Deadly plant kills cattle in Montana

Posted on 29 April 2016

death camas kills cattle in yellowstone county montana

4 cattle killed in Yellowstone County

A native wildflower with a foreboding name is killing cattle in Montana.

Death camas (Zigadenus spp.), a plant that resembles wild onion, has caused at least four cattle deaths in Yellowstone County so far this year.

“Montana livestock owners may want to take extra precautions and adjust when and how pastures with death camas are grazed this year,” said Jeff Mosley, Montana State University Extension range management specialist.

Death camas is highly toxic to cattle, sheep and horses during spring, especially the underground onion-like bulb. When soils are moist, livestock can pull the bulb out of the ground and ingest it. Death camas greens-up early, making it more accessible and palatable than other plants in early spring, contributing to livestock eating toxic amounts. 

“Toxicity is less likely if livestock turn-out can be delayed to allow other forage to grow more,” said Mosley. “Toxic levels of ingestion commonly occur in pastures where grass is in short supply.”

No treatment

There is no treatment for death camas poisoning. The only way to avoid it is to minimize the concentration of the toxin in an animal’s diet. Livestock need to eat as little death camas, and as much grass, as possible.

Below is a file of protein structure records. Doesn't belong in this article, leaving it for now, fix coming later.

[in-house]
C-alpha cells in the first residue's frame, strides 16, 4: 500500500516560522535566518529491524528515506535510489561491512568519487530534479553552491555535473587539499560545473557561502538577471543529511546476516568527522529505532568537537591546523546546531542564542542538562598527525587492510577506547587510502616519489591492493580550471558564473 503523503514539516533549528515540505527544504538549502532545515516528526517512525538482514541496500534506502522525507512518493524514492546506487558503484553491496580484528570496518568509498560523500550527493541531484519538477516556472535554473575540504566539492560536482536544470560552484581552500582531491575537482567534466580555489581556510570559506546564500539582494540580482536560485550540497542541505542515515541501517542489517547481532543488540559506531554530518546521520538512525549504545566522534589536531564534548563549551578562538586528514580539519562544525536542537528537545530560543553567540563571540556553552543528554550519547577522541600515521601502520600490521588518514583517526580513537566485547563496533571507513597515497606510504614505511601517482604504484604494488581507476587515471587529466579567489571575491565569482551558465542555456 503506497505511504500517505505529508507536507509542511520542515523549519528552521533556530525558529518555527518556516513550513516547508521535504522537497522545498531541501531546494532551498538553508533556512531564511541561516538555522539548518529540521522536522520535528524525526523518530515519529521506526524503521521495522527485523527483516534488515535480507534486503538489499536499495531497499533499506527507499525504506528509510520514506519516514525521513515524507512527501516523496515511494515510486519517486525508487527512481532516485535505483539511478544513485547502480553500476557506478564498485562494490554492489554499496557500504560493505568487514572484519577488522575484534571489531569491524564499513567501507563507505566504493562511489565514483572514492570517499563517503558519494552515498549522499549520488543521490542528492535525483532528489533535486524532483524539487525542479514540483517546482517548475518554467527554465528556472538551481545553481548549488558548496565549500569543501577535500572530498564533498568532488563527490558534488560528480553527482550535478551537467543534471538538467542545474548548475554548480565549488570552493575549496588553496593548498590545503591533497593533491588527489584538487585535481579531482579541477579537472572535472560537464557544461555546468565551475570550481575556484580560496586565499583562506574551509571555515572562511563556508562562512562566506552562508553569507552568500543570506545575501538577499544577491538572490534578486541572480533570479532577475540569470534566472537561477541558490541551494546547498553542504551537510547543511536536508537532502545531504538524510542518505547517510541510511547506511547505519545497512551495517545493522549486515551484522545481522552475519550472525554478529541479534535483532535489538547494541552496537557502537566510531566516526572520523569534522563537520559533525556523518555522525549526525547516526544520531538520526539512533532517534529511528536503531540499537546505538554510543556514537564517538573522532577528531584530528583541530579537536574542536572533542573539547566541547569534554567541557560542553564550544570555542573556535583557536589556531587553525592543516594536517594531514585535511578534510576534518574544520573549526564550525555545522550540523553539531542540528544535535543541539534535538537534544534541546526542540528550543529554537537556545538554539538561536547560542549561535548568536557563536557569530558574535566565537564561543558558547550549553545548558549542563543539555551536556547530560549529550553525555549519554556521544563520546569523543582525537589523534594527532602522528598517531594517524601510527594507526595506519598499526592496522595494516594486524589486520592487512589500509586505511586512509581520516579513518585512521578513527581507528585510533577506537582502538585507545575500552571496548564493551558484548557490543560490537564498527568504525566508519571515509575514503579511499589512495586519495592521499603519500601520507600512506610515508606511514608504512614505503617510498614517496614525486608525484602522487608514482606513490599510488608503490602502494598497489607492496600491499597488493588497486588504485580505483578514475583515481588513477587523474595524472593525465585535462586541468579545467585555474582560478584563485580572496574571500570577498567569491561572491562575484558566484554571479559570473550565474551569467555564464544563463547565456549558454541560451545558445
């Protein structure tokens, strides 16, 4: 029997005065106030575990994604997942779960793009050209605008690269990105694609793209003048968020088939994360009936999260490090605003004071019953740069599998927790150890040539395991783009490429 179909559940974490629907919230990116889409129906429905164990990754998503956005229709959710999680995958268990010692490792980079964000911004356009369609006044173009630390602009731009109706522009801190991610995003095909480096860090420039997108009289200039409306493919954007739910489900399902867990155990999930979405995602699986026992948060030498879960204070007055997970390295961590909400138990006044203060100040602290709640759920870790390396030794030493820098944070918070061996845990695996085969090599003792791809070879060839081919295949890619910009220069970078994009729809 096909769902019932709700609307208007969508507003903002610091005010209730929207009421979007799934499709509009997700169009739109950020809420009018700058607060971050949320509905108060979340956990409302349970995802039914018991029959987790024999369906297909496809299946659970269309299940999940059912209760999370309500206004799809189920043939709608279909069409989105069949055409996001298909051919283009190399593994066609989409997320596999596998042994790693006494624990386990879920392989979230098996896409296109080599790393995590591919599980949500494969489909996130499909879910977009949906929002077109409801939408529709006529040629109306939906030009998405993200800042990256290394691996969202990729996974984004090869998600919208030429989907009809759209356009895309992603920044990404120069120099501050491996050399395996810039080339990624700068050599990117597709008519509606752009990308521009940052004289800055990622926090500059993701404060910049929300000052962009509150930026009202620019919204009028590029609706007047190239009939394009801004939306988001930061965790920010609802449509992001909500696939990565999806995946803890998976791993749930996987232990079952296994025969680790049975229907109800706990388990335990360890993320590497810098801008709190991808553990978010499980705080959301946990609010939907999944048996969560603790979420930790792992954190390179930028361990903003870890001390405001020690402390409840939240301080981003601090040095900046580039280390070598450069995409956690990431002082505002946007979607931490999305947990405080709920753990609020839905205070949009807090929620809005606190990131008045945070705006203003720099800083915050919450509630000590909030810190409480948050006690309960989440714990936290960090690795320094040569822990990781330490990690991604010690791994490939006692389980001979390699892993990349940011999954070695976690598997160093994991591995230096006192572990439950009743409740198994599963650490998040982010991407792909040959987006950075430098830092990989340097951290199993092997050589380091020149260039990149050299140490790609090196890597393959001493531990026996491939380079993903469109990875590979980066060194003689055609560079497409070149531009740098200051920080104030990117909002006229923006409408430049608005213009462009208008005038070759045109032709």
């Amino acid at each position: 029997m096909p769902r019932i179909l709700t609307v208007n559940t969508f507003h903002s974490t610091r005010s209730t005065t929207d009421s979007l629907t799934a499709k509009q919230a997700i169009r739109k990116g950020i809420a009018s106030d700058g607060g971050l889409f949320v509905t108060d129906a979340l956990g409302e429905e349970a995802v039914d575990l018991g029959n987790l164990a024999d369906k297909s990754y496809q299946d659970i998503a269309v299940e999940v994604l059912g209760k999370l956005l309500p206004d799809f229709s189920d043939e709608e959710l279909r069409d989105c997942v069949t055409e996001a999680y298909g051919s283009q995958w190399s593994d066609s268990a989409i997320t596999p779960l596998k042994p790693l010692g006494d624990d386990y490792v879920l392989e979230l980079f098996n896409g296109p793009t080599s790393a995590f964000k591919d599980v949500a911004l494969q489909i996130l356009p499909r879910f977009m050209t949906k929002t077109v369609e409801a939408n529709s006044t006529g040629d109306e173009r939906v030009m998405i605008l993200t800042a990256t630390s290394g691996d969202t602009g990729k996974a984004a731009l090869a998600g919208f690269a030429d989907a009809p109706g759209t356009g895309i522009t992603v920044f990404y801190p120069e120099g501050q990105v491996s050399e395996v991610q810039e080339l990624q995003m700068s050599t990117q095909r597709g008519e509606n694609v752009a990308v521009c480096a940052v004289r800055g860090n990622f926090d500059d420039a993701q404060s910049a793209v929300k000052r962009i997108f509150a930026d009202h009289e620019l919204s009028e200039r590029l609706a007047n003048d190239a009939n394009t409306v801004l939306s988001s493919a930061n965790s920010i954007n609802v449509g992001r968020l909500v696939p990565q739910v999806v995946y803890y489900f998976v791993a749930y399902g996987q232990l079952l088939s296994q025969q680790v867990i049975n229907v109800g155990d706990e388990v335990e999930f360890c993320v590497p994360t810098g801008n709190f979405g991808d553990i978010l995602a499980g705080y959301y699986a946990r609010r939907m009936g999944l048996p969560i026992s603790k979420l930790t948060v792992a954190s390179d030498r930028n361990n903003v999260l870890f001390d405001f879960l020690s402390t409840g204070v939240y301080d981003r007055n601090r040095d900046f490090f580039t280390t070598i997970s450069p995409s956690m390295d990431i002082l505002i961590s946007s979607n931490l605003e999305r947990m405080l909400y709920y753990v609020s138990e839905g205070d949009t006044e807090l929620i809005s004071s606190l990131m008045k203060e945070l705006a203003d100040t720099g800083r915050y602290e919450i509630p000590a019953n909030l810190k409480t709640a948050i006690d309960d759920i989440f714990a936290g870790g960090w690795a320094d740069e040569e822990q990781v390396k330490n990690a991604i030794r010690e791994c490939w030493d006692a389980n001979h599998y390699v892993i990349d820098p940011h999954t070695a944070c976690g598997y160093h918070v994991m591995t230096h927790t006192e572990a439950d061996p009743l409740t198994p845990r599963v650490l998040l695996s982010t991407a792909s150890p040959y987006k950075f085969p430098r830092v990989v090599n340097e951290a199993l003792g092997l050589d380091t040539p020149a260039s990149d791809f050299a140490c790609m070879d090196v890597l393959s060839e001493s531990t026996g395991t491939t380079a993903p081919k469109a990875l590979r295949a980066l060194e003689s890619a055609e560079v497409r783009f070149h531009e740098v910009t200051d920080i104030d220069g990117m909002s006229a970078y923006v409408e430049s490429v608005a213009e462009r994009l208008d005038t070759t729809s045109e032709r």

“Death camas poisoning can be minimized by making sure livestock grazing intensity is light to moderate on rangeland with death camas,” Mosley said. “Also, animals in high body condition are better able to tolerate death camas toxins. Livestock owners should be especially concerned about death camas if livestock are in low body condition coming out of winter.”

The concentration of toxins in death camas and other plants varies with weather.

“This year appears to be a year when growing conditions have caused death camas to be more toxic and more abundant than usual. Livestock owners should try to avoid spring grazing this year in pastures where death camas is abundant,” said Mosley.

Death camas usually must dominate livestock diets to reach a lethal dose. But sub-lethal doses of death camas have subtle and significant negative effects, decreasing animal weight gain and milk production and inhibiting reproduction, according to Mosley.

Some evidence indicates that death camas is more toxic to livestock during cool, stormy weather.

“The chemical structure of the toxins in death camas becomes more toxic when the barometer drops, increasing chances of livestock poisoning even when livestock don’t eat very much death camas,” warned Mosley.

Other evidence indicates that genetic resistance to toxic plant poisoning varies.

“Livestock owners should be cautious with death camas if they have purchased livestock from outside their herd,” Mosley said. “Livestock new to the area likely have less genetic resistance to the death camas that is growing on their rangeland.”

Death camas is difficult to control with herbicides. Dicamba and 2, 4-D can be effective when applied in early spring when plants have three-six leaves and before flowering stalks appear.

For more information or questions, visit www.msuextension.org

 



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